The Gainesville Area Chamber of Commerce and FloridaWorks’ first Company ‘Lifestyle’ Series was all about how instituting a tobacco-free facility can save companies both time and money, with presentations by Tobacco Free Alachua and Sandvik Mining.
Marilyn Headley, a Tobacco Free Alachua tobacco prevention specialist and health policy specialist with the Alachua County Health Department, said that 70 percent of tobacco users report wanting to quit, but a common barrier to quitting is a lack of knowledge about the options available to them.
A tobacco-free grounds reduces temptations, she said, reduces the number of cigarettes smoked by employees and limits the exposure to secondhand smoke experienced by nonsmoking employees.
Tobacco use, Headley said, can profoundly affect profitability. A recent private-sector study, she said, found that smoking can cost companies $6,000 per employee every year in health care costs and productivity losses. Three 15-minute breaks per day equal an average week off every year for employees who smoke, she said.
An exercise that Headley had participants do was to take a company with 50 employees and calculate the estimated health care costs with an Alachua County smoking rate of 14.5 percent by multiplying results by an estimated productivity loss of $4,056 and an estimated lost medical cost of $2,056. The result was an estimate of almost $45,000 per year.
Headley said that offering health benefits is one of the most effective ways to help an employee quit, which can translate into reduced costs year-over-year for health care. Providing counseling and nicotine-replacement therapies can double or triple an employee’s chances of quitting.
Headley said that Tobacco Free Alachua recommends employers provide access to medication that would help employees quit, provide for four sessions of counseling and cover two or more attempts to quit per year.
On July 1, Sandvik Mining’s grounds went tobacco free, including dip, cigarettes, e-cigarettes and snus tobacco packets. Ellen Everett, the human resources coordinator for Sandvik spoke to the attendees about the change that the company has seen since July.
Sandvik installed an on-site gym and instituted an Employee Assistance Program to help staff quit.
“There are employees who want to quit, and you’re giving them the resources to do that,” said Ellen Everett, human resources coordinator for Sandvik Mining, adding that morale in the company is good, though there has been slight pushback. “But we’re not telling them ‘You have to quit,’ we’re just telling them ‘You can’t do it here.’”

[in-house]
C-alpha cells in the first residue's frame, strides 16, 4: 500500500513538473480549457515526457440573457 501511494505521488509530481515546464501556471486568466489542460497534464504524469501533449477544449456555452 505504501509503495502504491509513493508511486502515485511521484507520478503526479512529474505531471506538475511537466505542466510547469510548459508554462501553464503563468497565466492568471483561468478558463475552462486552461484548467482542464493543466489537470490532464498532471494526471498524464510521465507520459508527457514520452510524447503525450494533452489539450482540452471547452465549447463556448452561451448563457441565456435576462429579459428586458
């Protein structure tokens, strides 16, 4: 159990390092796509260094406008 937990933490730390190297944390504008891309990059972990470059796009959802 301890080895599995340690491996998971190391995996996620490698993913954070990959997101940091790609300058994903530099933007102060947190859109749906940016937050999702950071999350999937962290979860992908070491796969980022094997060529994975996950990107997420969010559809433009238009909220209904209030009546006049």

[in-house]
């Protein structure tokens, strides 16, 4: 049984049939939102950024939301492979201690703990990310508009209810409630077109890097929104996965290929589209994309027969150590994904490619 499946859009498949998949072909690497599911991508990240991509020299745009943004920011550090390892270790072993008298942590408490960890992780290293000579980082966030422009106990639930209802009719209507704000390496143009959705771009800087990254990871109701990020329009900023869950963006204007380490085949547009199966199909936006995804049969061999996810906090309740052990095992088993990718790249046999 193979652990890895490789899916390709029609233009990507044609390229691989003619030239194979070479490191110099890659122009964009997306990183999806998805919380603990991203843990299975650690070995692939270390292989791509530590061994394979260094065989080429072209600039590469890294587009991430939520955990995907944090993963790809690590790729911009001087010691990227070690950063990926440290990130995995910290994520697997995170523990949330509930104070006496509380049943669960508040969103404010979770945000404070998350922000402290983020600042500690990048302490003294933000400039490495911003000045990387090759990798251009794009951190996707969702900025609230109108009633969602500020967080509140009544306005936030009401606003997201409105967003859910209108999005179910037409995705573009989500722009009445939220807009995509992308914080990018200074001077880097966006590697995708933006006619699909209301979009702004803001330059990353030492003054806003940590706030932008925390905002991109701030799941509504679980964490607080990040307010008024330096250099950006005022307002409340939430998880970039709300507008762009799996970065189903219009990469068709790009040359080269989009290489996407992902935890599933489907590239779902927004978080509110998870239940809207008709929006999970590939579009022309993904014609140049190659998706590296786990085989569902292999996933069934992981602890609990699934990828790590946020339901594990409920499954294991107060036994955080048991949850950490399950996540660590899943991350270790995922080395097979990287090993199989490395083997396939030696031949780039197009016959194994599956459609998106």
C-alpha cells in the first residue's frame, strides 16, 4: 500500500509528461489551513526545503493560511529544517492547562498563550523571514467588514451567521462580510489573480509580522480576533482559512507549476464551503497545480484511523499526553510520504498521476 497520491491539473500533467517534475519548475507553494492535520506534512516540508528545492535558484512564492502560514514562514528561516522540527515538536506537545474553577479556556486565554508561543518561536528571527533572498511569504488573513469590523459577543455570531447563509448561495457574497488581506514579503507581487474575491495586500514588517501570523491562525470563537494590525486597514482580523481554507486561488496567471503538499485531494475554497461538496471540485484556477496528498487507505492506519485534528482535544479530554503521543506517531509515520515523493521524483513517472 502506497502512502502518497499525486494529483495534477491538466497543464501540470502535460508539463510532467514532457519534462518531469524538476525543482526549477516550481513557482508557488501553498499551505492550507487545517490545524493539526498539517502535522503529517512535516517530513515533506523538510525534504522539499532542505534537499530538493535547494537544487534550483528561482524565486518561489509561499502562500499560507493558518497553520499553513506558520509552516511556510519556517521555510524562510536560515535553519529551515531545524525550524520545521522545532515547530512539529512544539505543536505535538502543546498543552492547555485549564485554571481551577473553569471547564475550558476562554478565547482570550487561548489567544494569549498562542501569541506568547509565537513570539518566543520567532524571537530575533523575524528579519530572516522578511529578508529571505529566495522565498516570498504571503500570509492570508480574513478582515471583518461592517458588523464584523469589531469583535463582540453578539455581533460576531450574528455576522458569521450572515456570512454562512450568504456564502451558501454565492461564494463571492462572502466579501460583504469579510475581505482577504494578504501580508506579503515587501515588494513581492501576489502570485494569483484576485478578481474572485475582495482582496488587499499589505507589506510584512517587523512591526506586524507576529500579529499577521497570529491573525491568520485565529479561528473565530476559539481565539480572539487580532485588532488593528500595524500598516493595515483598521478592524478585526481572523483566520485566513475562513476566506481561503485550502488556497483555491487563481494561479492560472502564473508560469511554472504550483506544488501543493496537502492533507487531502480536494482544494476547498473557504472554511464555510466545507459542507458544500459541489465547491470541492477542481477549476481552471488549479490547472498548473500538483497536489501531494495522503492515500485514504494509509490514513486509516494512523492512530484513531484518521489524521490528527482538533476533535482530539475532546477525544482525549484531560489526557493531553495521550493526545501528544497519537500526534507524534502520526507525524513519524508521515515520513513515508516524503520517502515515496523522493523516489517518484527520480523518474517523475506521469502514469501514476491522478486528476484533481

Sandvik’s tobacco-free initiative, which also applies to visitors and vendors, the company said in a release, began in January with announcements, quit-tips and communication about the policies and resources in place to support employees. To develop this new policy, Sandvik Alachua worked closely with Tobacco Free Alachua.
Six smoking cessation courses were held on site. In the courses, participants received a one-month supply of Nicotine Replacements (NTRs) like nicotine gum, lozenges or patches at no charge to them. Attendees also received information and support tools designed to transition the user to non-user.
When the announcement was made, Brian Yates, an assembler at Sandvik Alachua, saw it as an opportunity.
“I’ve been smoking since I was 17,” Yates said. “I’m 43 now. My work was giving me the resources to quit, and it’s something I’ve been wanting to do for a long time.”
Yates attended smoking cessation classes along with 33 fellow employees. He received the NTRs, but said cinnamon toothpicks are the tool that works for him and a lot of others. They have since reordered the toothpicks on their own.
Other companies that have gone tobacco-free in Alachua County include Enterprise Rent-A-Car, AvMed, The Village Retirement Community and several bars, including The Bull, Half Cork’d and Tall Paul’s Brew House. The entire University of Florida campus became tobacco-free in 2010 and it offers a free smoking cessation program to all employees.